Stokes denied rumors that he is contemplating a run for his current seat representing the 12th District or to unseat Council President Bernard C. "Jack" Young.

Stokes said he'll leave the campaign event shortly after 6 p.m. to join the rest of the City Council for taxpayer's night at the War Memorial Building, a public forum for residents to share their thoughts on Mayor Stephanie Rawlings-Blake's proposed budget.

"I'm not going to miss taxpayers night," said Stokes. "That wouldn’t be a signal for anybody."

So far, two candidates have filed to run against Mayor Stephanie Rawlings-Blake -- former city planning director Otis Rolley and Greater Baltimore Board of Realtors vice president Joseph T. "Jody" Landers.

State Sen. Catherine Pugh has sent invitations for a fundraiser for a mayoral campaign next month, but has not officially declared her bid for office. City Clerk of Courts and perennial mayoral candidate Frank M. Conaway Sr. has also said he plans to run.

Posted by Julie Scharper at 6:06 PM | | Comments (5)
Categories: City Hall

O'Malley will sign waste-to-energy bill

Gov. Martin O'Malley has decided to sign into law controversial legislation that categorizes incinerated trash as a renewable energy source on par with wind and solar generation.

Wednesday morning update: Check out this article by The Sun's Tim Wheeler.

O'Malley called the legislation "but one part of a comprehensive solid waste management approach."

The Democratic governor's final bill signing for the 2011 legislative session is Thursday, and O'Malley had publicly struggled with whether he would approve the measure. Many environmental groups strongly oppose the waste-to-energy plan, fearing it will discourage recycling and undercut other green energy efforts, such as solar and wind.

“After careful deliberation, I have decided to sign Senate Bill 690," O'Malley wrote in a statement. "Our State has an aggressive goal of generating 20% of our energy from Tier I renewable sources by 2022 and we intend to achieve that goal through as much in-state energy generation as possible. This will require a diverse fuel mix including onshore and offshore wind, solar, biomass including poultry litter, and now waste-to-energy if we are to realize our 20% goal."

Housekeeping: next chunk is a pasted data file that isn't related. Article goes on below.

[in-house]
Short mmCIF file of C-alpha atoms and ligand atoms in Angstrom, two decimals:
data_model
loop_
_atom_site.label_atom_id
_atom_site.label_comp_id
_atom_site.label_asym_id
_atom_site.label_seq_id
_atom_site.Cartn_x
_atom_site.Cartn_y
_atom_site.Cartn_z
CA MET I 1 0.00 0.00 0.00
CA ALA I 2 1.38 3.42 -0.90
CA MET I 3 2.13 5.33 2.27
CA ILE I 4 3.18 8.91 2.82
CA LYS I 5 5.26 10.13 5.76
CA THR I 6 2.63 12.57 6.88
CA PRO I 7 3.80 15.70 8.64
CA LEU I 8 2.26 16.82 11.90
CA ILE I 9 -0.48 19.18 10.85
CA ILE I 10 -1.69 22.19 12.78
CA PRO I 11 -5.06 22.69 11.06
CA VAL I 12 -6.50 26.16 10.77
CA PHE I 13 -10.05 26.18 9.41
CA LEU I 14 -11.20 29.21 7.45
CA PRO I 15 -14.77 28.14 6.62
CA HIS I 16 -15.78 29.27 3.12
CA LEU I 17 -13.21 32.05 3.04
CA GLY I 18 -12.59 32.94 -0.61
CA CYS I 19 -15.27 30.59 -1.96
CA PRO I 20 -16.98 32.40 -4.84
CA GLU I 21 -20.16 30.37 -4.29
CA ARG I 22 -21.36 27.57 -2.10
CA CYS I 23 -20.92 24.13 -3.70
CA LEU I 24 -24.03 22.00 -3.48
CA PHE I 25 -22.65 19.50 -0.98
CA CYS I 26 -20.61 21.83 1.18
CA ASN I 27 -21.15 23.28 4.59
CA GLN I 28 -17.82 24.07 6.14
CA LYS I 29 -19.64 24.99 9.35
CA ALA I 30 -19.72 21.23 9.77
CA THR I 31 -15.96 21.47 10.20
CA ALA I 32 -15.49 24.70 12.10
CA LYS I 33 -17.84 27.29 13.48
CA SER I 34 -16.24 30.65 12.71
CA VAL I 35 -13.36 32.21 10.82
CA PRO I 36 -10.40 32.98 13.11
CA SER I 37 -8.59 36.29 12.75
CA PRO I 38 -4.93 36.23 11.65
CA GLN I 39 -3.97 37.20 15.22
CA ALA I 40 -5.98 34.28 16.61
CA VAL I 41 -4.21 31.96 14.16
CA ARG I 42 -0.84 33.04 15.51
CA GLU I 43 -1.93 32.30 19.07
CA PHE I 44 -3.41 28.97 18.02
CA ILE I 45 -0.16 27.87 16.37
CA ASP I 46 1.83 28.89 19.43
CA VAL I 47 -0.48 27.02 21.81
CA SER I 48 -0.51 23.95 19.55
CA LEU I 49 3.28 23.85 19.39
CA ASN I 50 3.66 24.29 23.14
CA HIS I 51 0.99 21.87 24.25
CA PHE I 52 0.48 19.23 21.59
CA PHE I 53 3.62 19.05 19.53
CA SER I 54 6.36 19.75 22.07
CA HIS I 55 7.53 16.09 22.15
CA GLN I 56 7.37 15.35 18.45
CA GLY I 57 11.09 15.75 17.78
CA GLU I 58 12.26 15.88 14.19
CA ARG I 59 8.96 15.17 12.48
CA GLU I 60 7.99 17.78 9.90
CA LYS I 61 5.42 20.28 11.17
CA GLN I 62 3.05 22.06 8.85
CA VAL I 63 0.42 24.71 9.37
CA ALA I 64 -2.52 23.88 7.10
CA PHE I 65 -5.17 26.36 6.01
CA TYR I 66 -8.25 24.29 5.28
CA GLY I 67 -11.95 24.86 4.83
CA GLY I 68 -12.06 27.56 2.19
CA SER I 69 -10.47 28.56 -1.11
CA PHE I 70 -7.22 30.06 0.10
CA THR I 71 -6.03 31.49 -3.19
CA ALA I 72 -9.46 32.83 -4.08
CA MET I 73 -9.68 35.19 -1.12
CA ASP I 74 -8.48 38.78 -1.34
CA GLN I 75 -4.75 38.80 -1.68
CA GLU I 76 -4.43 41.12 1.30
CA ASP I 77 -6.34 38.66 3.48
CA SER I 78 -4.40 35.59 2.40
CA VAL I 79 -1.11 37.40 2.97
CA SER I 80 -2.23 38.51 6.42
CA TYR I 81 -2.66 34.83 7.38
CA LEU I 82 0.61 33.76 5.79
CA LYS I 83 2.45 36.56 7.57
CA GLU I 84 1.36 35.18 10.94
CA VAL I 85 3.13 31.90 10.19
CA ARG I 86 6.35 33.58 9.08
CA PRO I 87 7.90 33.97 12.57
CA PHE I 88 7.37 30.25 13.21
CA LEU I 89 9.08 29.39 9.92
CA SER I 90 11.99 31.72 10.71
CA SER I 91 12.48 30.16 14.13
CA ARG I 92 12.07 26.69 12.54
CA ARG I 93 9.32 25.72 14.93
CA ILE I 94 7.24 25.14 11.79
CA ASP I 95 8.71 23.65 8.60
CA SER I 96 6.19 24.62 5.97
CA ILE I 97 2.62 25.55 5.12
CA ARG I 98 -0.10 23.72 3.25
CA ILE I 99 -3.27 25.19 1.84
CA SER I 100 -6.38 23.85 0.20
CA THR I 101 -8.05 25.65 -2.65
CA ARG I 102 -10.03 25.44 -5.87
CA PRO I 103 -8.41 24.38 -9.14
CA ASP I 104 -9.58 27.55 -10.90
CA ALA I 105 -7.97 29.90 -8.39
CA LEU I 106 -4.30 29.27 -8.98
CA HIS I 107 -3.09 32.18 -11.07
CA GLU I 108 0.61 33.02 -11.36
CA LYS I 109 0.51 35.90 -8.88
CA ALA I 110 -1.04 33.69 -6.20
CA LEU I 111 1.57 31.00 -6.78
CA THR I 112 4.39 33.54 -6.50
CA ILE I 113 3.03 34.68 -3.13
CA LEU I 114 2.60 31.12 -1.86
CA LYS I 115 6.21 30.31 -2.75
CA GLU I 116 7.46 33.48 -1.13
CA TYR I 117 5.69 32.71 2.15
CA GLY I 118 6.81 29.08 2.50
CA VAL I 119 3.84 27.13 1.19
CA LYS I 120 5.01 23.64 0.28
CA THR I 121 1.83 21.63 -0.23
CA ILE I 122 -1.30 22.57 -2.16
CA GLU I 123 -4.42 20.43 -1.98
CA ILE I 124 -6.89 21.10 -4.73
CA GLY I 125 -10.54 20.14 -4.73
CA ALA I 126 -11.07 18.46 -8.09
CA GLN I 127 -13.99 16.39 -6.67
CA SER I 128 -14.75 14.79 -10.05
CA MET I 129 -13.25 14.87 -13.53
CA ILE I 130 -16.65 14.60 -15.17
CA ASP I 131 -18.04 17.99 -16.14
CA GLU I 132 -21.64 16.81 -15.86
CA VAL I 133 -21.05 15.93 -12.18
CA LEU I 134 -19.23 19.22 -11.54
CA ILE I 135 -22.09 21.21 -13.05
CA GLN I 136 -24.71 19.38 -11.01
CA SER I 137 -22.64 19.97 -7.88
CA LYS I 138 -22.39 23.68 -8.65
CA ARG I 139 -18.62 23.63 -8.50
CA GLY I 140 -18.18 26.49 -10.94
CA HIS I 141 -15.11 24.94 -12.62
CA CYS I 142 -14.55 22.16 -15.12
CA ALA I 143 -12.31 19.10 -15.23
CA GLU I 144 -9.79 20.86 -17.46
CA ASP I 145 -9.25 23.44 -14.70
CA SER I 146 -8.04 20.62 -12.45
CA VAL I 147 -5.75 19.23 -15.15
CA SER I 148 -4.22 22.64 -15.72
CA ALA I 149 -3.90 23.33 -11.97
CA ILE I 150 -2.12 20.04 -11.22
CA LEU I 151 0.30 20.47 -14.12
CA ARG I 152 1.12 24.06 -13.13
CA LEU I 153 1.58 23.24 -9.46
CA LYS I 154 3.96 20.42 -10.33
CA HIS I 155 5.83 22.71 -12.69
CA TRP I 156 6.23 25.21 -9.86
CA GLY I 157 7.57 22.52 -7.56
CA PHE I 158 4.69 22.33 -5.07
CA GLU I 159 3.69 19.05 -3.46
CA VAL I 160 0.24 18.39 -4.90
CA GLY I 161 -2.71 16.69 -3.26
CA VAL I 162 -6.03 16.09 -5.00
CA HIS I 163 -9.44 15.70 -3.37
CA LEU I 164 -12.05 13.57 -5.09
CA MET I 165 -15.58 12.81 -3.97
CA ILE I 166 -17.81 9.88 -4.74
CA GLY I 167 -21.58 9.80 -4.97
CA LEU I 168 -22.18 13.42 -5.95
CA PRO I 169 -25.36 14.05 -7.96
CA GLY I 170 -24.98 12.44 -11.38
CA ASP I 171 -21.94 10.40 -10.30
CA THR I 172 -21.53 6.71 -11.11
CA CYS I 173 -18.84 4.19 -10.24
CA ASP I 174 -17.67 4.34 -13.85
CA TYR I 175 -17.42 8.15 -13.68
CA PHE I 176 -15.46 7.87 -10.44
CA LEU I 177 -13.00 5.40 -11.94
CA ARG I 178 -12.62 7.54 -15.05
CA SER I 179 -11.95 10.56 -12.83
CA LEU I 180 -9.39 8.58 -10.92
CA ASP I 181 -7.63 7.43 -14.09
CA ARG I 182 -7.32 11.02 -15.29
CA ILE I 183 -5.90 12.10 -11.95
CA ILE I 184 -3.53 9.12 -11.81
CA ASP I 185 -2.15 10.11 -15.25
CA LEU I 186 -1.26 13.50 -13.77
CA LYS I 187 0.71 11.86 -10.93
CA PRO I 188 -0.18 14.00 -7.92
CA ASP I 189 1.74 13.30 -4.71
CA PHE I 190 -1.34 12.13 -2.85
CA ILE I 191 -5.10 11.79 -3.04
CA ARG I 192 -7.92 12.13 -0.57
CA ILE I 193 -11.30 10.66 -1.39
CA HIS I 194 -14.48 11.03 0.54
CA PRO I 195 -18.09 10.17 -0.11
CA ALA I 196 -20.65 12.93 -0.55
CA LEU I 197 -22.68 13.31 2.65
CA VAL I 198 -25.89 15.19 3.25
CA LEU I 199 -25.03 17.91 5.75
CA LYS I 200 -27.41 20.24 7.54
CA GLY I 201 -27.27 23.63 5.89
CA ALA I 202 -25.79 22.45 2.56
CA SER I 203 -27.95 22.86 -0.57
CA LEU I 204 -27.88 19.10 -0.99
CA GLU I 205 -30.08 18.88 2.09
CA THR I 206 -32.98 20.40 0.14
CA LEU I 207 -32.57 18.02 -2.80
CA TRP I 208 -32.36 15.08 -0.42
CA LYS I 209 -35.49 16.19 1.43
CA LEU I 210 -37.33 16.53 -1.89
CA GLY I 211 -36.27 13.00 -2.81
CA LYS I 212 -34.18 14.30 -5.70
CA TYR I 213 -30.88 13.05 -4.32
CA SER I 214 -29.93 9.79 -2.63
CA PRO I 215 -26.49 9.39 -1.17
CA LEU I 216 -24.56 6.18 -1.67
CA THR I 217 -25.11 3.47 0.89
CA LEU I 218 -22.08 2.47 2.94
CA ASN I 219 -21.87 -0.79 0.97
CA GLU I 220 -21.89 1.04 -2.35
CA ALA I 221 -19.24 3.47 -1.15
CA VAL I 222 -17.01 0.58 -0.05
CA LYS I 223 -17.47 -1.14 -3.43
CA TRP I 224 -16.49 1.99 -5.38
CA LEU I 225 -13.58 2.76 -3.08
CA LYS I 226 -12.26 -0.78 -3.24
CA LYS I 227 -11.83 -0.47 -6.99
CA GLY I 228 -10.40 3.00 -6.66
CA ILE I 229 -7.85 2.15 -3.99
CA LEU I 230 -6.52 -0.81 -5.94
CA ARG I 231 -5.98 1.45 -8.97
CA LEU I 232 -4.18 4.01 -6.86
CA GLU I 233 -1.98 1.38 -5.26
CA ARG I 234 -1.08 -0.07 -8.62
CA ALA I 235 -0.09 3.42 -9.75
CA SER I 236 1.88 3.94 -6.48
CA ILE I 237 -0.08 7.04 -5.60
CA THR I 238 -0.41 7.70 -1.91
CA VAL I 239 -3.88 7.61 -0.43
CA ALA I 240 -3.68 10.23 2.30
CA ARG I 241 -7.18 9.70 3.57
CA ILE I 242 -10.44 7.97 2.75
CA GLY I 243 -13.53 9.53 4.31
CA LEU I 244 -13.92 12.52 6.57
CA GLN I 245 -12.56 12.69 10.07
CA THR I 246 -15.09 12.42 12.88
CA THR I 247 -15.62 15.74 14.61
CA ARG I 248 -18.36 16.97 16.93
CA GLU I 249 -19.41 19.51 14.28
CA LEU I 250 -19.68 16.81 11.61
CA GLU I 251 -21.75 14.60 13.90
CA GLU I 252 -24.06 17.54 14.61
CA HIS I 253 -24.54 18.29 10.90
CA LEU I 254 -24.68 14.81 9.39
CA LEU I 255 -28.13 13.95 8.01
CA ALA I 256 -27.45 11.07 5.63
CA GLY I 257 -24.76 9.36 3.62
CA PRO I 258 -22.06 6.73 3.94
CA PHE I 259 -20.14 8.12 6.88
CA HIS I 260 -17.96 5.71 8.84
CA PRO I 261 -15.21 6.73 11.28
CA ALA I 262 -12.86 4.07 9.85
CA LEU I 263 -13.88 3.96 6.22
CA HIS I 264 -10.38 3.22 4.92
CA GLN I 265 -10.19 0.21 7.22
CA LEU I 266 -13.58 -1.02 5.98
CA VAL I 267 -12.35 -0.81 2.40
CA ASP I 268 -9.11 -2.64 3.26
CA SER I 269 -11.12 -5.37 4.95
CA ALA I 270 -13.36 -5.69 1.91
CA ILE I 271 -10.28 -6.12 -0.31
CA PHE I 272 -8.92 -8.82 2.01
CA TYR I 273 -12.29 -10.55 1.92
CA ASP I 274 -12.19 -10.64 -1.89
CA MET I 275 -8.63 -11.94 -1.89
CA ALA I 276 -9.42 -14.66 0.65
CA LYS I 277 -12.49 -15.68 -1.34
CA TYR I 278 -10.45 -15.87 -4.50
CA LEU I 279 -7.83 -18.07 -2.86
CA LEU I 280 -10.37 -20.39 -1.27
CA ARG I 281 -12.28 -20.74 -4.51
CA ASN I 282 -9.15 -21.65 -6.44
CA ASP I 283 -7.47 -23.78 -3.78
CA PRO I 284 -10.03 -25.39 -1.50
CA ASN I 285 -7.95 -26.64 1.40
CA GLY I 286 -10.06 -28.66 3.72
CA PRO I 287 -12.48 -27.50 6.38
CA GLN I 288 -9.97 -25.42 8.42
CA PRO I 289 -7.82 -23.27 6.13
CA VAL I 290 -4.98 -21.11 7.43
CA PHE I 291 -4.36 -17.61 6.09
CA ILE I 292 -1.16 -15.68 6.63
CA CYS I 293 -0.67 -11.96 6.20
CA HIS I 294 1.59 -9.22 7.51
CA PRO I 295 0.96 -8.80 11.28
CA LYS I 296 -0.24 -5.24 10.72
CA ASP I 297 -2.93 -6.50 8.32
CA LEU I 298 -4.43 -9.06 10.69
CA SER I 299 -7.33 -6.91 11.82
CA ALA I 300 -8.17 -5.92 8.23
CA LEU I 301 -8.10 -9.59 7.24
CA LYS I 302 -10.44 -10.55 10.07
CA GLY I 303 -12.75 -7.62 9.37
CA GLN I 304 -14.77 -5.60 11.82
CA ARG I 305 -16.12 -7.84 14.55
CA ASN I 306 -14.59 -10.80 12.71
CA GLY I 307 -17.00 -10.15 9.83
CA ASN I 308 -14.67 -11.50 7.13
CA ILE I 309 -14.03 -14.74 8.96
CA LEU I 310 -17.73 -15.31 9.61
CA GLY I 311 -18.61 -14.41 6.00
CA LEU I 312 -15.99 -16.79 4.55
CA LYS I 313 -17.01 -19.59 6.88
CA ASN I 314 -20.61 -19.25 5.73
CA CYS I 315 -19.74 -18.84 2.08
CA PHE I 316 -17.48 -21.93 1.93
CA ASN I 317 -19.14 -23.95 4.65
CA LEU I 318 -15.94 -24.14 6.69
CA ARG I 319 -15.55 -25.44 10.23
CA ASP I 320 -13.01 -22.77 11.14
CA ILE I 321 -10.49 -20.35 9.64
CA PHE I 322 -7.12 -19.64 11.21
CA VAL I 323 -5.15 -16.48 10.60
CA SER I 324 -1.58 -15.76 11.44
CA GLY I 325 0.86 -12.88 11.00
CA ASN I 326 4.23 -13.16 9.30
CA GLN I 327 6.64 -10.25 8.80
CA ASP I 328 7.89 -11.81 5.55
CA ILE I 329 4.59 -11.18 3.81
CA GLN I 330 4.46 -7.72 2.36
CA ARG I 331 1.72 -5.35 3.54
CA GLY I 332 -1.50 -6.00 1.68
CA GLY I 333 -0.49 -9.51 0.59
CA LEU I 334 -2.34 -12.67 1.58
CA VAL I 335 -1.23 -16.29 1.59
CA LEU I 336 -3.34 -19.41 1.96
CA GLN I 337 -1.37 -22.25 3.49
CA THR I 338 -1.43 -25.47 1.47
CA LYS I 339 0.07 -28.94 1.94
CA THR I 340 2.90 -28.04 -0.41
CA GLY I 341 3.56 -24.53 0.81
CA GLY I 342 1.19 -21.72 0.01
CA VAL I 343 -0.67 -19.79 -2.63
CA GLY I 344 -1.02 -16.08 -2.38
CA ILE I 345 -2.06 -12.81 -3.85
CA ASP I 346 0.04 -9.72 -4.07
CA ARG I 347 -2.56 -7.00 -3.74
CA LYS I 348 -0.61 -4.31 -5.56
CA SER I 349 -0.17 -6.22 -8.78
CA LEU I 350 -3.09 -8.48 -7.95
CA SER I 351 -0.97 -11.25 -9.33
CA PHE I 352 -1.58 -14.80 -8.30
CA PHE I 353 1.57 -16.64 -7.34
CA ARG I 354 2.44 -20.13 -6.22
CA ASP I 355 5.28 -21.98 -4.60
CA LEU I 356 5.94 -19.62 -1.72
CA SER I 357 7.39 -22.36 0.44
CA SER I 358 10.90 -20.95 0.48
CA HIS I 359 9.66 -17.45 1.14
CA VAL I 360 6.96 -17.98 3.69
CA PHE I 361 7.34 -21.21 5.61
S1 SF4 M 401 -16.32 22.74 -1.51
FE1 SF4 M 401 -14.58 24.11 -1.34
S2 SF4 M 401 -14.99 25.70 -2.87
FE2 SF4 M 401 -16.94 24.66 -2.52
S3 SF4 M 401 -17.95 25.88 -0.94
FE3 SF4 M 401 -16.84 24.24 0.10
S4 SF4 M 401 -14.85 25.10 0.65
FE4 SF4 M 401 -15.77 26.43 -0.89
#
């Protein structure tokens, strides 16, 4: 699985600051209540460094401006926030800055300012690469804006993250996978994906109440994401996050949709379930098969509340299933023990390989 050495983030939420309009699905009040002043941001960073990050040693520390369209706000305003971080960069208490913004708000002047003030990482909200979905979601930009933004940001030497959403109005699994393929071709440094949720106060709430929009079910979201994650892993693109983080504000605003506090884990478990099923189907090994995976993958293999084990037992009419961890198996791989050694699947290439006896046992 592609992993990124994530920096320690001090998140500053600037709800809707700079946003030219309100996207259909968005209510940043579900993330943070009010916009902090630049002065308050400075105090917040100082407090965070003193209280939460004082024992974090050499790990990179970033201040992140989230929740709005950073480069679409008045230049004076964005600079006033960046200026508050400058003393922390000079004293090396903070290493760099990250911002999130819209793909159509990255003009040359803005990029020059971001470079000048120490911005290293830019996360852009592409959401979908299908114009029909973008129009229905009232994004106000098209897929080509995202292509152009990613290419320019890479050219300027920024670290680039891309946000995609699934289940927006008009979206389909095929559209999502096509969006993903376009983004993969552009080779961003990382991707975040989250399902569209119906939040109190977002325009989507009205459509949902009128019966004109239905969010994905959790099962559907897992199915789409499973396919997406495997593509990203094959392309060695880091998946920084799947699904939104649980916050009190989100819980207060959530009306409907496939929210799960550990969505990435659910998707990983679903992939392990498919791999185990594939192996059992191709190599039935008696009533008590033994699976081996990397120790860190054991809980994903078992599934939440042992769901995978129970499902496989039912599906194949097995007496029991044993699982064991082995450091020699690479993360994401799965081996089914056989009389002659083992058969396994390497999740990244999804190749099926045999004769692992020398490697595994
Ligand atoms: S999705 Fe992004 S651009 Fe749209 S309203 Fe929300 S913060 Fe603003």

In his statement, O'Malley said he remains committed developing an offshore wind farm -- a plan the legislature rejected this year in favor of a study. Entire statement after the jump.

“After careful deliberation, I have decided to sign Senate Bill 690. Our State has an aggressive goal of generating 20% of our energy from Tier I renewable sources by 2022 and we intend to achieve that goal through as much in-state energy generation as possible. This will require a diverse fuel mix including onshore and offshore wind, solar, biomass including poultry litter, and now waste-to-energy if we are to realize our 20% goal.

“Maryland is not alone in this determination. Over half of the states that have a renewable energy goal classify municipal solid waste as a renewable fuel. European countries that are many decades ahead of the United States in reducing their carbon footprint and their reliance on fossil fuels make broad use of modern waste to energy facilities and employ comprehensive recycling efforts in order to land fill as little waste as possible. In fact, Sweden, a leader in this arena, sends 45% of it’s waste to waste-to-energy facilities, recycles 41%, and has reduced the quantity of waste going to land fills by 50% over a 1994 baseline.

“Despite the success of recycling programs in our State, including in Harford and Montgomery counties, where existing waste-to-energy facilities coexist with robust recycling programs, the reality is that Marylanders generate tons of solid waste each and every day. If there is no waste-to-energy facility available, these tons of trash are simply dumped into landfills, no value is derived from the waste, and our State continues to rely on coal-fired generation to account for 55% of our energy needs.

“Therefore, the question is not whether waste-to-energy facilities are better for the environment than coal-fired generation or better for the environment than the land filling of trash, but rather whether waste-to-energy facilities are better than the combination of coal and land filling, based on the best available science. The answer to that question is a qualified ‘yes.’

“On carbon emissions, those greenhouse gases that degrade our environment and contribute to global warming, waste to energy facilities are better for the environment than the combination of coal generated electricity and land filling of solid waste. With regard to sulfur oxides, nitrogen oxides and particulate matter emissions, waste-to-energy facilities are generally lower per megawatt hour electricity generated than coal fired generation. And on mercury emissions, the answer depends on how thoroughly mercury containing items are sorted out from the waste stream before the combustion process occurs.

“Mercury emissions are the most worrisome aspect of waste-to-energy facilities, but can be limited through vigorous regulation. To this end, I have instructed Maryland’s Department of the Environment to strictly regulate the amount of mercury emanating from both existing and proposed waste-to-energy facilities in our State. This is not enough, however. We must also remove mercury from the waste stream altogether; my Administration is considering legislative proposals to ensure that happens.